DHS looking to link to the blockchain

The Department of Homeland Security has stepped up its research and investment into blockchain technologies, as it searches for ways to make the government more secure, accountable, and autonomous.

Public interest in the blockchain from the DHS started in December last year, when it called for small business proposals to research the advantages and disadvantages of the emerging technology. Six months later, it awarded the $200,000 grant to Factom.

See Also: Will blockchain drive the fourth Industrial Revolution?

Factom is not the only startup working with the DHS on blockchain, Solarity Solutions, Respect Network and Digital Bazaar have also received funding, according to CoinDesk, to research the blockchain.

The DHS also has a Silicon Valley office looking into authentication advantages using the tech pioneered by Bitcoin. Most of the research seems preliminary: separate the fact from fiction, research the technology’s capabilities, report back.

But in the near future we may see the DHS move from inquiry into active adoption of the blockchain for all sorts of privacy and security interests.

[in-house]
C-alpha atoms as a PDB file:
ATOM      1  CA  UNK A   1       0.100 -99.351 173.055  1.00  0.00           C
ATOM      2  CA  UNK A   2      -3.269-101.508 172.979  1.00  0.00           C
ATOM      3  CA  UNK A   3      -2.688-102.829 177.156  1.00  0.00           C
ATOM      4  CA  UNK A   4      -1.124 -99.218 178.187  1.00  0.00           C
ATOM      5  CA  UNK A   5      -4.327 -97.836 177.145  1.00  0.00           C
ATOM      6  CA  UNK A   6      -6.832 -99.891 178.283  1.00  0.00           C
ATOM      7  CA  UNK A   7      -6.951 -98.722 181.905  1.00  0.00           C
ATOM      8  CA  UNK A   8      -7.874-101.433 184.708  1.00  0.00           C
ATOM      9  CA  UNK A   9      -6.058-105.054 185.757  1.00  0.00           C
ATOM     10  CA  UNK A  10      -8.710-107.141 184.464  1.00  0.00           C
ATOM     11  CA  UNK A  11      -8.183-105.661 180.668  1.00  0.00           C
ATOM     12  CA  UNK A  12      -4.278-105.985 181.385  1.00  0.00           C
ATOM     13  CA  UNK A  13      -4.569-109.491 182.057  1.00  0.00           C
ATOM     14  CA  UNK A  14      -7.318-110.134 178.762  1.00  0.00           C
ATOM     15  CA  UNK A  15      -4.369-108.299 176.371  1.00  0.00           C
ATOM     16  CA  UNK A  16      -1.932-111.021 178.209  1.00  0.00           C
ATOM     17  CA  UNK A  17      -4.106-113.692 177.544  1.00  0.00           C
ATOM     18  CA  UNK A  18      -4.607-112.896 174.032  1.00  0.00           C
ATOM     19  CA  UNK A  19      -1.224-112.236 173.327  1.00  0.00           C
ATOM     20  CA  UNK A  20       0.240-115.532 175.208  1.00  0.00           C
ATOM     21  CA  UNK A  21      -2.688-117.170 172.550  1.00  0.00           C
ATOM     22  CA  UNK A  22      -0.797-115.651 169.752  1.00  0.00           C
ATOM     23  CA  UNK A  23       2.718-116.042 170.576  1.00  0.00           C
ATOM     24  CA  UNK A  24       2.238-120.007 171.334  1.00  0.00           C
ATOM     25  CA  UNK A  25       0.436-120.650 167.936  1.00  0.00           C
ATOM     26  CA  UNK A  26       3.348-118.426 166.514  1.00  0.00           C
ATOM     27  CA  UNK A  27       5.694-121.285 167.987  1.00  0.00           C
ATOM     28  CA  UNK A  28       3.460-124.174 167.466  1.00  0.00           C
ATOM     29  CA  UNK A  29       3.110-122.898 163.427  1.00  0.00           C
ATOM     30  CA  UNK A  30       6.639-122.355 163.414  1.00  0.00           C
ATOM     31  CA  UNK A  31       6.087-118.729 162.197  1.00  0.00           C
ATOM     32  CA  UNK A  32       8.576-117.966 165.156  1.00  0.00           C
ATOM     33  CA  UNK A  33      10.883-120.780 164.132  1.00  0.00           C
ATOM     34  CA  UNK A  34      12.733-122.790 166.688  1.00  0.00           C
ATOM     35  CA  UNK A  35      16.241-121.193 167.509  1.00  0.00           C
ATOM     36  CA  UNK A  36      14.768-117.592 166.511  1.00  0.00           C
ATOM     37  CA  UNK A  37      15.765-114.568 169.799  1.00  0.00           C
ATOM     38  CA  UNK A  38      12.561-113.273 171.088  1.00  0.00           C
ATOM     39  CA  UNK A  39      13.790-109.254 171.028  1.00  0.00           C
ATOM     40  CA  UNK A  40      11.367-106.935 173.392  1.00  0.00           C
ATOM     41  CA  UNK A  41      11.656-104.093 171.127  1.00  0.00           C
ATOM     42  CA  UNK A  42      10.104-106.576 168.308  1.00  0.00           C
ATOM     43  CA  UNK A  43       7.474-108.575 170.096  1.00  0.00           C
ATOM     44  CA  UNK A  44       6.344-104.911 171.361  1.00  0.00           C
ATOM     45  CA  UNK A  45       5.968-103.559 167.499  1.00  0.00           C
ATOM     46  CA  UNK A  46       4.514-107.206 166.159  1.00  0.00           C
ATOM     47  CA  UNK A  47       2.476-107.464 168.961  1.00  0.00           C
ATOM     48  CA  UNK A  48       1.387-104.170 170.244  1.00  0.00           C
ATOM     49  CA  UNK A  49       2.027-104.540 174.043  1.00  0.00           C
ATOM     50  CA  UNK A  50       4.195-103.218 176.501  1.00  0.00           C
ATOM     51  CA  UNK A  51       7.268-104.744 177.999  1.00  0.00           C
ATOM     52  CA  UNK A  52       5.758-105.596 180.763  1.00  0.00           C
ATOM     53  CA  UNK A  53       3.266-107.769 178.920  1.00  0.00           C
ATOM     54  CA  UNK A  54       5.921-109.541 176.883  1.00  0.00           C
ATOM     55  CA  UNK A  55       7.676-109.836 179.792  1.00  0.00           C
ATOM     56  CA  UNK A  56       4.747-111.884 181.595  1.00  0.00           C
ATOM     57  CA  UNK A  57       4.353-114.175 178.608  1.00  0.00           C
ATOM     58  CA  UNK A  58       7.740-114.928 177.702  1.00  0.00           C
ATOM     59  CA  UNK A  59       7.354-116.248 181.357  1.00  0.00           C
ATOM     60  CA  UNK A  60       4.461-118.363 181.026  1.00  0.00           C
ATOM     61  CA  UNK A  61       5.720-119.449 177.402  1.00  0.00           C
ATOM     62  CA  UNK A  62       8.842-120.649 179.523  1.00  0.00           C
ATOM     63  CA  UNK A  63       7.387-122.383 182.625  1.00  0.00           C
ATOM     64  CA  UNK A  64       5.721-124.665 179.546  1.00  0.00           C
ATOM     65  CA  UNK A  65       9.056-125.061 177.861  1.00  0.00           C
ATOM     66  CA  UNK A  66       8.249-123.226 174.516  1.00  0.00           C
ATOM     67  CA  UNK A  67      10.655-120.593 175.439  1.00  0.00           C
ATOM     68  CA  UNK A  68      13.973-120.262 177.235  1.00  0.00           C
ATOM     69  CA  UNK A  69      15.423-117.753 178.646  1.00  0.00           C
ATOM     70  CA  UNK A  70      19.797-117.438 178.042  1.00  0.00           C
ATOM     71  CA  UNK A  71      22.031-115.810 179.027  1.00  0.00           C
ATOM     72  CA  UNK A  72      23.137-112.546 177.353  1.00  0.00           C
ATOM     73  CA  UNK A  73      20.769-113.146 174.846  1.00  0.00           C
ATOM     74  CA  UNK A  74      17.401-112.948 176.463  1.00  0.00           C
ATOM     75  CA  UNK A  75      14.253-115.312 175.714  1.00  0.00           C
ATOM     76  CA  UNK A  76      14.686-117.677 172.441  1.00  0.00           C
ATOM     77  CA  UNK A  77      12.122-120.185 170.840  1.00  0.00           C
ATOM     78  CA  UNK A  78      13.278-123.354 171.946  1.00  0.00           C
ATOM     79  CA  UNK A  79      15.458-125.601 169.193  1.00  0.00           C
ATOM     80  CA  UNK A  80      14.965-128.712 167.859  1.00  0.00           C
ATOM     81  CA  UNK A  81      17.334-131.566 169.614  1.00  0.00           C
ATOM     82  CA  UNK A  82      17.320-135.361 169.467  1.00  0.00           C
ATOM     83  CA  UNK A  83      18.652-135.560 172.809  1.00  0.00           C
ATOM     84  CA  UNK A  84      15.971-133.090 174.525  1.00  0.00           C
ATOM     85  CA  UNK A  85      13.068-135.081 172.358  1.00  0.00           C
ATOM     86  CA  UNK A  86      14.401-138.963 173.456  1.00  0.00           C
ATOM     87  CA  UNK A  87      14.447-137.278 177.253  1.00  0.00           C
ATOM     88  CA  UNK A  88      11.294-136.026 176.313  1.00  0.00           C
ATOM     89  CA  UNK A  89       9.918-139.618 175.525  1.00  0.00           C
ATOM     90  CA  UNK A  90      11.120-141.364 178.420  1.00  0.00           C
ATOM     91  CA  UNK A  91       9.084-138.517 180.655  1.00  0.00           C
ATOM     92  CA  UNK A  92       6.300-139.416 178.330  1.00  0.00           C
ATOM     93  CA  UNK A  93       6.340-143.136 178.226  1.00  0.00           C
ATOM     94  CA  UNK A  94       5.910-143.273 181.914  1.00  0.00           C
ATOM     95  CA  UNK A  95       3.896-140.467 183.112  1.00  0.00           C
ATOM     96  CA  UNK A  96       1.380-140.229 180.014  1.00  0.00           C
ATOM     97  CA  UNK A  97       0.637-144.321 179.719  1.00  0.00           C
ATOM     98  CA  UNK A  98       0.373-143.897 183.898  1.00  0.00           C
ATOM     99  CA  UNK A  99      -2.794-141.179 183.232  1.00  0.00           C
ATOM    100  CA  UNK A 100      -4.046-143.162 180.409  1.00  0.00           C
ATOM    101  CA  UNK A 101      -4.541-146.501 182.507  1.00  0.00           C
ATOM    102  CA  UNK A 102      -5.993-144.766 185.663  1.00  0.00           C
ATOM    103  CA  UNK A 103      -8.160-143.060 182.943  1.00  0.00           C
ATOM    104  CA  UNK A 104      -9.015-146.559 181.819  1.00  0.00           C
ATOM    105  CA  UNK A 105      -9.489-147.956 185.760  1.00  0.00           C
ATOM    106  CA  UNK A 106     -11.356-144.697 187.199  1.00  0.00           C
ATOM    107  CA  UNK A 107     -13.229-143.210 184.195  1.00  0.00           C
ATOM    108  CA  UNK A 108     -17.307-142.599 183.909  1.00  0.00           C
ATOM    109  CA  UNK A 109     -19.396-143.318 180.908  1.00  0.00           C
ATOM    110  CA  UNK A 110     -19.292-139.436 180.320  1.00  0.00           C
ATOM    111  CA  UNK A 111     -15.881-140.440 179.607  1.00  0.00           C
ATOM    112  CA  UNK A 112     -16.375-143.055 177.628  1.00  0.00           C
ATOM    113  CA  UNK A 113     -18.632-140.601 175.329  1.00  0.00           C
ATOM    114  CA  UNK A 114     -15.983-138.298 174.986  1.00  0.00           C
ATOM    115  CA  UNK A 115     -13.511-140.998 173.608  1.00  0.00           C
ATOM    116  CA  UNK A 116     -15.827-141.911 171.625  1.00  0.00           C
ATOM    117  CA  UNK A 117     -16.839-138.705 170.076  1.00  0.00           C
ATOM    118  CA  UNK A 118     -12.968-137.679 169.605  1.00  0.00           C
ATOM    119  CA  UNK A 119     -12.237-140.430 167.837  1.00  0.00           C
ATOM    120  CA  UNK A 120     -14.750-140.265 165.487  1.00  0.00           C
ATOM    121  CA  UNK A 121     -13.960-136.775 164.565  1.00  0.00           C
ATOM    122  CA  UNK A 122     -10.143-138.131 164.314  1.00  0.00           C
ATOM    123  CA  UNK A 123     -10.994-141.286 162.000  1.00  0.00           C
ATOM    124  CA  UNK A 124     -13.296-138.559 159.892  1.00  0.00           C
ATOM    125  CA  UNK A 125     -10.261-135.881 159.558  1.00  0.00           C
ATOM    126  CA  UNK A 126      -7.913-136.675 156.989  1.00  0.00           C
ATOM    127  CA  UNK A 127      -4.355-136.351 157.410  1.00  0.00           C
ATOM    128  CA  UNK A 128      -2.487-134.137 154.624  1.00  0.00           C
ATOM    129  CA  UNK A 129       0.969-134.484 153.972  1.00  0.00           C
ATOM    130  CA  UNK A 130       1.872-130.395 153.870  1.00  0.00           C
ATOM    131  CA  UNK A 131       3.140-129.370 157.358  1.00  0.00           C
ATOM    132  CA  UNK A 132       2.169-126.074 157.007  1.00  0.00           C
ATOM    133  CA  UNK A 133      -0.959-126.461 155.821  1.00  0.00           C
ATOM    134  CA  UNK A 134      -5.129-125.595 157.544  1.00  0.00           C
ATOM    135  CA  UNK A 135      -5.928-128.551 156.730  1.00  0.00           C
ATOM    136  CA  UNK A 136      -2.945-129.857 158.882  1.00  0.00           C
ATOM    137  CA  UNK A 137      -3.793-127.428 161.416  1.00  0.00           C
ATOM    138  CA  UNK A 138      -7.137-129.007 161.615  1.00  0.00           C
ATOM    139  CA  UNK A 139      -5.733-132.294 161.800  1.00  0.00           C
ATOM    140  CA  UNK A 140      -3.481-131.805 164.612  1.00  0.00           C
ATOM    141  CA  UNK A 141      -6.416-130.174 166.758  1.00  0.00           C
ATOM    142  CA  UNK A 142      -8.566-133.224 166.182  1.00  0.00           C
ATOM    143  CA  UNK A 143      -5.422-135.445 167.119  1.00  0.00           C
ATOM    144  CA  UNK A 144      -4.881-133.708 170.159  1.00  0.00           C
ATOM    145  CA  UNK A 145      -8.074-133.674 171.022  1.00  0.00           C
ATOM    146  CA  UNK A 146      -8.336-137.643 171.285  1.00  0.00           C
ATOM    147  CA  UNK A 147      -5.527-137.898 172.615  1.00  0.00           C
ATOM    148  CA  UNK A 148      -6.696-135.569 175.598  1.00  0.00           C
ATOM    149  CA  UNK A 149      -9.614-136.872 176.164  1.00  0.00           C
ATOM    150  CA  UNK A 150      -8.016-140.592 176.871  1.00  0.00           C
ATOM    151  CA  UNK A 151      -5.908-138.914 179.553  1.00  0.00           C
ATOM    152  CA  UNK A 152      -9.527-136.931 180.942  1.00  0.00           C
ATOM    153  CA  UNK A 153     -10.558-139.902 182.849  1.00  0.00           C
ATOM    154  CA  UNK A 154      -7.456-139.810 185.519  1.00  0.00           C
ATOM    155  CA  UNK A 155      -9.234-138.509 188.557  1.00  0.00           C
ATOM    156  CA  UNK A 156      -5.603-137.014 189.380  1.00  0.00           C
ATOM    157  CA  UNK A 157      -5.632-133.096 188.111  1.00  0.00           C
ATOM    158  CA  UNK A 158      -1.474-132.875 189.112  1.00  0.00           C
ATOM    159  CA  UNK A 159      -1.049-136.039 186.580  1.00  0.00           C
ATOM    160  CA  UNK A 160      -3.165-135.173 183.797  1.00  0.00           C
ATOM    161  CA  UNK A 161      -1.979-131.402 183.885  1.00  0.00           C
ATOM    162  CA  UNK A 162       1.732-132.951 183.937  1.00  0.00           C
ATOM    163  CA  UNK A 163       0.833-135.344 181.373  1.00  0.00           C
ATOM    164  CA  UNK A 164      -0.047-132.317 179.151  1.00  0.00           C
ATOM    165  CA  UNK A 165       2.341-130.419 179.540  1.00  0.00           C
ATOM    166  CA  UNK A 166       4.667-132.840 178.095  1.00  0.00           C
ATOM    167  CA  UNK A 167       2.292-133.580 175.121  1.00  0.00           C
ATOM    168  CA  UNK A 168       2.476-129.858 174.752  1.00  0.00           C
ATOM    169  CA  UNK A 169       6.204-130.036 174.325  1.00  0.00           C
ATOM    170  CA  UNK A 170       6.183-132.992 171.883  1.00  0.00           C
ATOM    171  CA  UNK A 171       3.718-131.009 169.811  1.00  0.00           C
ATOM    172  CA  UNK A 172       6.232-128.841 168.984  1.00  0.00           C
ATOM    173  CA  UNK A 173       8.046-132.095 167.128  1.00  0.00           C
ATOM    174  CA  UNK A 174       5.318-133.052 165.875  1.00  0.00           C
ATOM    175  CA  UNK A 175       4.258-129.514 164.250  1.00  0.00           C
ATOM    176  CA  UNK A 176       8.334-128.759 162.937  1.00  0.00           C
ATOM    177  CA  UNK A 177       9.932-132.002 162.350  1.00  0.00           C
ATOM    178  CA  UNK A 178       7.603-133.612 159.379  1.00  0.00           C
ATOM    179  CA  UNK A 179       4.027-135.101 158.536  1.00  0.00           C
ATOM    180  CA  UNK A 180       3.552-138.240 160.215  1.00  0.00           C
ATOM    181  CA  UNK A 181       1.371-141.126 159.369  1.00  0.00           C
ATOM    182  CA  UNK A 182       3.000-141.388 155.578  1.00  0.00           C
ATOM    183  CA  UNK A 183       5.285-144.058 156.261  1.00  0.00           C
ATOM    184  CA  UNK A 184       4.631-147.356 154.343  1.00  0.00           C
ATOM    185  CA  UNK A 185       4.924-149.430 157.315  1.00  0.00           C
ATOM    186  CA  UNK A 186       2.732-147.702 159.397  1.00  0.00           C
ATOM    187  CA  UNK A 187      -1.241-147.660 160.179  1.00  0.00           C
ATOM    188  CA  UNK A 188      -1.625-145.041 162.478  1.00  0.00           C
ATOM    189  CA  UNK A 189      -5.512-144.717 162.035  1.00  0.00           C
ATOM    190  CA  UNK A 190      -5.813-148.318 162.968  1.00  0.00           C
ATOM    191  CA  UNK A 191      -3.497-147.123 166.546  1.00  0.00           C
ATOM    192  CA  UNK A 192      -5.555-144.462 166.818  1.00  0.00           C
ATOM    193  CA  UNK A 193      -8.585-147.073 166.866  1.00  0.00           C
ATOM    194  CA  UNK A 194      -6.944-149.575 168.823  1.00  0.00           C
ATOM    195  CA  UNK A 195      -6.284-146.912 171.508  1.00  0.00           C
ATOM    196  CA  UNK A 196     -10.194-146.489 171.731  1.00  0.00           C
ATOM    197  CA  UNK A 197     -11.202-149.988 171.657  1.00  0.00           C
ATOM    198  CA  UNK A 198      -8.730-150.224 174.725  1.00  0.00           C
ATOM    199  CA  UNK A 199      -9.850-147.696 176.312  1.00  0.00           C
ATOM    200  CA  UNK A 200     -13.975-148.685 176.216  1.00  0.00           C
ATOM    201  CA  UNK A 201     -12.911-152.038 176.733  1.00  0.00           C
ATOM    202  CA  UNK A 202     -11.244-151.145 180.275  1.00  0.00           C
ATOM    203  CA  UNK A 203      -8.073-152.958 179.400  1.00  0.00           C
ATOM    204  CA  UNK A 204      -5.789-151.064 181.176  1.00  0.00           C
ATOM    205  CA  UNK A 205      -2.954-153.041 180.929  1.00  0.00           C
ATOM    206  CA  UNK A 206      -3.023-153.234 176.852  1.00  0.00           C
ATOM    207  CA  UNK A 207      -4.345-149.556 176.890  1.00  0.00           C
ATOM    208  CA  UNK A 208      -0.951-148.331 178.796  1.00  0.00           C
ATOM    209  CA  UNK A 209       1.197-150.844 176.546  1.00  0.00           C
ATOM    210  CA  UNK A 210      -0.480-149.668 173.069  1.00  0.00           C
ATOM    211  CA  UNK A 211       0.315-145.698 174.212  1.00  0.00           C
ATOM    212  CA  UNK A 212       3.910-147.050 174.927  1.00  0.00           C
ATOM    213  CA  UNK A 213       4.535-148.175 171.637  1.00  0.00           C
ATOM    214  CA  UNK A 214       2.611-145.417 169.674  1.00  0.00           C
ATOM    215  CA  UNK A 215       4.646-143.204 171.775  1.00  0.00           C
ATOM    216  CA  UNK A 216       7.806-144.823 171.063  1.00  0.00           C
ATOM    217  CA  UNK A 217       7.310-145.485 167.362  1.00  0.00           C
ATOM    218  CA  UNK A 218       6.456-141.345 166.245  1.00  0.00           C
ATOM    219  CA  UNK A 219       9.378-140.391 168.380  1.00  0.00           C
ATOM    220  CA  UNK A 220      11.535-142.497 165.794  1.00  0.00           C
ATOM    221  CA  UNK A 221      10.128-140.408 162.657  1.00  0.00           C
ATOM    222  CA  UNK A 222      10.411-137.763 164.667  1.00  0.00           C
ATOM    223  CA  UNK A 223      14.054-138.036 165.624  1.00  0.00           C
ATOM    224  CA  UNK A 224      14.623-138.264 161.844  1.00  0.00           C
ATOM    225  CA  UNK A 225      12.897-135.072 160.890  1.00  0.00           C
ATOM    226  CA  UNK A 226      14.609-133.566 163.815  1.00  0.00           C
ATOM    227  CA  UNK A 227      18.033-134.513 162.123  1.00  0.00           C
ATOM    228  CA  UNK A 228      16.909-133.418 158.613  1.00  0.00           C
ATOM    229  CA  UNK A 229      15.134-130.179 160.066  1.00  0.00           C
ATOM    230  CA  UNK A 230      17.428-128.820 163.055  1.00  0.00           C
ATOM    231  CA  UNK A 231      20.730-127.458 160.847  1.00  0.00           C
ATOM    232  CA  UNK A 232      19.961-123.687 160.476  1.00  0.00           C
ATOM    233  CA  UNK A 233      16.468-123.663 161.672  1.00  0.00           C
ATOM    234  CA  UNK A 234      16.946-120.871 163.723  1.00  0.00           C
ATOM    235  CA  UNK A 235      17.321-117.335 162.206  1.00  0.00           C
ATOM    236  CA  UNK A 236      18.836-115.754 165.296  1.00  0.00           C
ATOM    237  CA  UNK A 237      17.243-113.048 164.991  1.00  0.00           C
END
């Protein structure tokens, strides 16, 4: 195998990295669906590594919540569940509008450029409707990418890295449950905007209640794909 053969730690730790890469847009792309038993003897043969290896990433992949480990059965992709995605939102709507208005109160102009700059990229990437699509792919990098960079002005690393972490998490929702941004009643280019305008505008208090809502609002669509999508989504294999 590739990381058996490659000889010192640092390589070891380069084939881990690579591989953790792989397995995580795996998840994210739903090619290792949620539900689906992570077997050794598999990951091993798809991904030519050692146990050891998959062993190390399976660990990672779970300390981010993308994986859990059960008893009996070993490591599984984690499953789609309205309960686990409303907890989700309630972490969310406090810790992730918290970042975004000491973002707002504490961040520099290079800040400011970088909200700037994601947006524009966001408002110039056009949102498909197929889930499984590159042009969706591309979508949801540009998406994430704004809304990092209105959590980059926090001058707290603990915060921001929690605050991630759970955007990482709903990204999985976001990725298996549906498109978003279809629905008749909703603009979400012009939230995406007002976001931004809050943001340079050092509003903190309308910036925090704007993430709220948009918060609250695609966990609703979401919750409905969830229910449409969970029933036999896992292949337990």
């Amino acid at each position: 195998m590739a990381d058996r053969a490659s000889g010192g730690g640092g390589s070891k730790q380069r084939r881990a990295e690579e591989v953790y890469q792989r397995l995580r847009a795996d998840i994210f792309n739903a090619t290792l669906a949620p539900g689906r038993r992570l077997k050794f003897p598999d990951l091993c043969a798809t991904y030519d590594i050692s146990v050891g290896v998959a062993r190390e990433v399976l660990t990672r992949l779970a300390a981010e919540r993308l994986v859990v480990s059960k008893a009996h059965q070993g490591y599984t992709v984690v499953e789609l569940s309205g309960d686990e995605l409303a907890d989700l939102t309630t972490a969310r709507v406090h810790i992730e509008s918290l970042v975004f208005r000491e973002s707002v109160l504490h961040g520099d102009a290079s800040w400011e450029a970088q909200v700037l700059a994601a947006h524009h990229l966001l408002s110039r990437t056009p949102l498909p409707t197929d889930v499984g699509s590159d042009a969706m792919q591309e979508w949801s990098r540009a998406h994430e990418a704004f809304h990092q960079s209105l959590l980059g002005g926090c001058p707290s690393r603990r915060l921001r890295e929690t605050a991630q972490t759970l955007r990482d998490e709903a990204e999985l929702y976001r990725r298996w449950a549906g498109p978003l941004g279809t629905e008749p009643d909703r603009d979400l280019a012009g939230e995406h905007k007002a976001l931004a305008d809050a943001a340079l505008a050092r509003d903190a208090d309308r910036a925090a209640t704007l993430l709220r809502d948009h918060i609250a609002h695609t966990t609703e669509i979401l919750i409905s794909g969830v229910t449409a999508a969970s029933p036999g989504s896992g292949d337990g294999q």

DHS has no set path yet

The blockchain, for those unfamiliar, is a new type of database developed alongside the cryptocurrency Bitcoin. It has become even more popular among security experts and tech firms, because it has the ability to verify transactions autonomously, making it a “permissionless” and public system that doesn’t need to rely on secure logins or passcodes.

While it doesn’t require locks and passcodes, the DHS is more interested in closed systems than a Bitcoin style approach.

DHS data privacy program manager, Anil John, says that the department is looking into a variety of uses for the blockchain, but doesn’t have any concrete plans to build or invest into new systems or applications for the technology.

It is not the only emerging technology the DHS is actively researching, though it may have the largest impact. The department has also built wearables for canine units and plans to open source its travelling restrictions.

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